Thèse de doctorat en Océanographie physique et biologique
Sous la direction de Véronique Garçon.
Soutenue en 2005
à Toulouse 3 .
Pas de résumé disponible.
Use of satellite ocean color' data for in coupled physical-biogeochemical modelling of dynamic coastal areas : application to the R'io de la Plata and to the Bay of Biscay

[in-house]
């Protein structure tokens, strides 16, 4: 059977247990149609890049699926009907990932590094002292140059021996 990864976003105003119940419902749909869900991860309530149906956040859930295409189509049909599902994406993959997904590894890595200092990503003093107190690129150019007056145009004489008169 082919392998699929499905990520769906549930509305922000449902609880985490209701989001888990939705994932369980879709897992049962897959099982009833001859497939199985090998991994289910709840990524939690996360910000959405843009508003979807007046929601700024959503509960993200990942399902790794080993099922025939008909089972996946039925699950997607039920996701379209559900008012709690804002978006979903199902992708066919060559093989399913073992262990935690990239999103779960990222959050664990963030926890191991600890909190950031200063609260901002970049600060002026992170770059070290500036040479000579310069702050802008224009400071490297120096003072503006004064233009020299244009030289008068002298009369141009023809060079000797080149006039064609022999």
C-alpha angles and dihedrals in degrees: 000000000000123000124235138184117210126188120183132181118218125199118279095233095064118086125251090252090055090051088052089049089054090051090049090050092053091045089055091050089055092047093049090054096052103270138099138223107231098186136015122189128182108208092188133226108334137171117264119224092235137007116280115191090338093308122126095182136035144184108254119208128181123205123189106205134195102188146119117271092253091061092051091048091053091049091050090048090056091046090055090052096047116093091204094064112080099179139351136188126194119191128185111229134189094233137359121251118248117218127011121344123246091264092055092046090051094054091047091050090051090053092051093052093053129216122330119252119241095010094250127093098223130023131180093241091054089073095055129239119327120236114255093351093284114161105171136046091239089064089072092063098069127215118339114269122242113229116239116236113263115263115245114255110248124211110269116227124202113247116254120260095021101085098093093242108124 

Continental margins play a crucial role in biogeochemical fluxes between the continents and the open ocean. They are also highly sensitive to human perturbations. Primary production is highly dependent on the complex dynamics of these coastal zones, and on the river supply in nutrients, as well as in Suspended Particulate Matter (SPM) which limit light availability. The quantification of the production is a prerequisite in many applications, from the understanding of the role of the coastal ocean in climate change, to eutrophication and fisheries resources issues within the frame of the integrated management of the coastal zone. Coupled physical-biogeochemical models are useful in studying and monitoring primary production. Because of the numerous complex processes and their non-linear interactions, and of some poorly known parameter values, some errors remain in the simulation of the phytoplankton production in coastal areas. Together with these models, satellite `ocean color' data is a major monitoring tool for marine ecosystems. Applying empirical algorithms to SeaWiFS data in coastal areas allows the retrieval of the concentration of chlorophyll a as well as of SPM. This PhD. Work shows the benefits of using `ocean color' data to constrain primary production models. Two study areas are investigated : the Rio de la Plata estuary and its continental margin in the Southwest Atlantic Ocean, and the Bay of Biscay in the Northeast Atlantic. First, the analysis of chlorophyll a concentration data bases for both areas, and of SPM concentration for the Bay of Biscay, reveals major phytoplankton features and processes that should be taken into account in the model formulation. Then a simple five compartments model for the Rio de la Plata, and a more complex one for the Bay of Biscay, have been coupled to the hydrodynamic model MARS-3D of IFREMER. After a first validation step, in which major observed features are reproduced, the models constraint by ocean color data is investigated. For the Bay of Biscay, surface forcing with satellite SPM concentrations improves the accuracy of light availability and then the simulation of late winter phytoplankton blooms. For both areas, we conducted optimisation experiments for some of the biological parameters. . .